Uses for Rivets in Manufacturing and Construction(strength metal Rupert)
- source:YESCOM CNC Machining
Aircraft and Aerospace Applications
Rivets are extensively used in the construction of aircrafts and spacecrafts. Aluminum and titanium rivets are commonly used to join sheets of aluminum in the exterior skin and interior structure of airplanes and helicopters. Rivets allow for strong, permanent joints while minimizing weight. They are also used in the construction of wings, fuselages, bulkheads, and control surfaces. The head and tail ends of rivets in aircraft are often flush for streamlined airflow.
Boats, Ships, and Marine Hardware
Marine grade rivets, often made of stainless steel, are important for building and repairing boats, ships, offshore platforms and other marine structures. They assemble fiberglass panels, connect railings and ladders, and fasten marine fittings. Stainless steel resists corrosion from saltwater exposure. Pop rivets allow for quick repairs and easy access into confined bilge spaces. Large ships may use structural rivets several inches in diameter to connect major components.
Bridges, Towers and Steel Infrastructure
Structural steel rivets play an integral role in the construction of bridges, transmission towers, offshore oil rigs, cranes, and frame structures. They provide the strength to withstand dynamic loading from traffic, wind, and equipment vibrations. Structural rivets are rated based on their diameter and tensile strength. Heavy duty rivet guns provide the power to drive large rivets through thick steel connections while maintaining proper clamping force.
Automotive, Rail and Heavy Equipment
Rivets are common in automotive manufacturing for attaching body panels, frames, engines, and interior components. Railroad car and locomotive construction relies on rivets to assemble frame members and sheet metal panels. Heavy machinery including bulldozers, cranes, and excavators use rivets throughout the vehicle frame and attachment points. Resilient metal rivets withstand shock, vibration and heat in vehicle applications.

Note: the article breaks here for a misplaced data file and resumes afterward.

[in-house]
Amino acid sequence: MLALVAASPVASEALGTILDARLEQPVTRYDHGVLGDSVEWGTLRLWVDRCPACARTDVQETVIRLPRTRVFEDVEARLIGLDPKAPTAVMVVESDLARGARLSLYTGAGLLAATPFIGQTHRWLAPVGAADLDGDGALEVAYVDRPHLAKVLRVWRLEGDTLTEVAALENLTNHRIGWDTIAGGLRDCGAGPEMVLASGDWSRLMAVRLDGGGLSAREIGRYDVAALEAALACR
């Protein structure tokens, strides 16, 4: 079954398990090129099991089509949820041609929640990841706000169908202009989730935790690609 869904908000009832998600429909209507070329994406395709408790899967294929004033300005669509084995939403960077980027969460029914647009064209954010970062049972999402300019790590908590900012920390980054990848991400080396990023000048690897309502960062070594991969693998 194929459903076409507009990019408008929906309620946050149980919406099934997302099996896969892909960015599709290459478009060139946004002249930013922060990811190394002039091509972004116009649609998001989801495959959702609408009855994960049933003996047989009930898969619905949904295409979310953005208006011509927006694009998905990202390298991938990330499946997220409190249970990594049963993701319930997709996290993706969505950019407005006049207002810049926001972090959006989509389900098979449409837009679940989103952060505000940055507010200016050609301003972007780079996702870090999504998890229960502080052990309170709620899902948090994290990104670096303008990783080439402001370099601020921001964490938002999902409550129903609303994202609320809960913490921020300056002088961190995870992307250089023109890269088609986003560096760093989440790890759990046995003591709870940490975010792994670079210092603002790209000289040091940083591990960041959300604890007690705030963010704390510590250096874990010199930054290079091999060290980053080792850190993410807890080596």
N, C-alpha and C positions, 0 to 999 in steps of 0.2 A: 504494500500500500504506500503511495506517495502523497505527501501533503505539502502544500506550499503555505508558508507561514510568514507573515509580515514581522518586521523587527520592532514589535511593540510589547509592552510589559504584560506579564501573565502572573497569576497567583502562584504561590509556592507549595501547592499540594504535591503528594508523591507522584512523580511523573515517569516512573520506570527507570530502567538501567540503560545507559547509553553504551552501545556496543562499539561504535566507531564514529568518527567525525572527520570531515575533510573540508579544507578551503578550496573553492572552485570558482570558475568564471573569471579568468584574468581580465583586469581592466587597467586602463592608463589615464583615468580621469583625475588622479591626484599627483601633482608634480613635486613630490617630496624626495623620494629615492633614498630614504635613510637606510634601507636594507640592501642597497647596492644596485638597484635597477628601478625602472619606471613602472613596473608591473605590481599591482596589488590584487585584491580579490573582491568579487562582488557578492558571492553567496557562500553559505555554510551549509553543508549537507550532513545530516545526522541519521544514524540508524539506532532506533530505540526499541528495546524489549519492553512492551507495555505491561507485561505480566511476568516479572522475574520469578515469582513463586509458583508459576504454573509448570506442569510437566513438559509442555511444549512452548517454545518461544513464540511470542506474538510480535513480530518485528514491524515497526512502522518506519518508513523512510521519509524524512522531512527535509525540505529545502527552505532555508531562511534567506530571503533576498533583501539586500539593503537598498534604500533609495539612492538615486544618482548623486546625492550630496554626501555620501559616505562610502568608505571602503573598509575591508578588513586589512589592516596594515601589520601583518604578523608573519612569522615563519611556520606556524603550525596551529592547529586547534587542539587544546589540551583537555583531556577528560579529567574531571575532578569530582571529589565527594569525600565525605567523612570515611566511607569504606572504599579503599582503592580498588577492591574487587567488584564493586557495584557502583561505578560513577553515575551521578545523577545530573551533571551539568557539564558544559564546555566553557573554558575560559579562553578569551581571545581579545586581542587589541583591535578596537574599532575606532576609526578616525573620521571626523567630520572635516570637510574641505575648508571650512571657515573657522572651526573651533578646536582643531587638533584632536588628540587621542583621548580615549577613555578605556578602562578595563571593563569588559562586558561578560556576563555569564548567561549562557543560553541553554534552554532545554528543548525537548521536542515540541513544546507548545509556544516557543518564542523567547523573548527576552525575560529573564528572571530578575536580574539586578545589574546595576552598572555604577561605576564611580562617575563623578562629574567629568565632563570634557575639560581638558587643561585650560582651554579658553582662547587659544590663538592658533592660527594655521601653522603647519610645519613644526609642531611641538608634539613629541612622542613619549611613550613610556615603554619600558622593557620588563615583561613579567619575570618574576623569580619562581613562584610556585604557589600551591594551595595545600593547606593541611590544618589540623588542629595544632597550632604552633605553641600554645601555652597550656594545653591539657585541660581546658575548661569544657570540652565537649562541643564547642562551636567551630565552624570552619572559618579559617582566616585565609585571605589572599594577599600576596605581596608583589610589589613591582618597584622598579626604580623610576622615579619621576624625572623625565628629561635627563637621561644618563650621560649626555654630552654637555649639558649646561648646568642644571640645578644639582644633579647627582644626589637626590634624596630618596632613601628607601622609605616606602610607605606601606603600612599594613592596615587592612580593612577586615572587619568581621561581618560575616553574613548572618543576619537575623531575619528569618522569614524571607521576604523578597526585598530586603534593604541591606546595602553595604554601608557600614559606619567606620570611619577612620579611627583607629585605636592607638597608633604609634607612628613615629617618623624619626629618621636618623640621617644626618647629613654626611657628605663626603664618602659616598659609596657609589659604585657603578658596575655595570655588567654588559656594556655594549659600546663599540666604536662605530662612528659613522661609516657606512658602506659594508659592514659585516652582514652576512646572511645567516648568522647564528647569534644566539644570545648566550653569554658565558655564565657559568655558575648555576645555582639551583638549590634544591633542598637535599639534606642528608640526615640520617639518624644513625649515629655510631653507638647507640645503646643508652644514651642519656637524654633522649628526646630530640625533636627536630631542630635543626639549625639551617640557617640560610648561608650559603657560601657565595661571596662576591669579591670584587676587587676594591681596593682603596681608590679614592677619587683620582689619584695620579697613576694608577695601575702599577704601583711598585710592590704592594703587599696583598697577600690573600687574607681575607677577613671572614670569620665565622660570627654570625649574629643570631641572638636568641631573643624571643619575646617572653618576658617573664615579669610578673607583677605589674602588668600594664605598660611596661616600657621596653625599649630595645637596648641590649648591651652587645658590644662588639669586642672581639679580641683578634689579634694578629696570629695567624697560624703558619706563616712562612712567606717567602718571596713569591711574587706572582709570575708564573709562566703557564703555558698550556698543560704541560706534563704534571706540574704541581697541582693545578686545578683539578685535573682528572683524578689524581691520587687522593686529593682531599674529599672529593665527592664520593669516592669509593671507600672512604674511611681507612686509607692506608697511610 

HVAC Ducting and Piping Systems
Sheet metal screws are commonly used to assemble commercial HVAC ducting. However, rivets provide a stronger and more permanent joint resistant to vibration and leaks. Nylon and stainless steel rivets suitable for HVAC systems are installed with pneumatic rivet guns. Rivets also affix brackets and straps used to support ducting and pipes. Plastic tubing systems rely on rivets designed for joining plastics to metals and other materials.
Building and Roofing Materials
Rivets provide versatile fastening solutions for connecting building materials. Aluminum and stainless steel rivets assemble metal roofing, siding panels, rain gutters, and skylights. Hard plastic rivets affix acrylic and polycarbonate glazing. Pop rivets come in colors to blend with materials used on structures. Structural rivet grades fasten critical points like rafters, anchors, and storm braces. Rivet strength resists damage from wind, storms, and earthquakes.
Securing Railway Tracks
Railroad tracks are held in place using large spikes or special bolts. However, vibrations still cause tracks to shift or loosen over time. To provide additional strength, rivets are driven into the railway tie plates and rails. This extra reinforcement improves stability and alignment for a smoother ride. Riveted connections better distribute the dynamic loads exerted by trains passing over the track.
Electronic Device Enclosure and Assembly
Electronics often use small specialty rivets to assemble components and enclose finished products. Stainless steel rivets offer good electrical conductivity while resisting corrosion. Nylon and acrylic rivets provide electrical insulation between sensitive electronic parts. Pop rivets allow for access to internal electronics for service and upgrades. Press fit rivets assemble cases while reducing electromagnetic interference.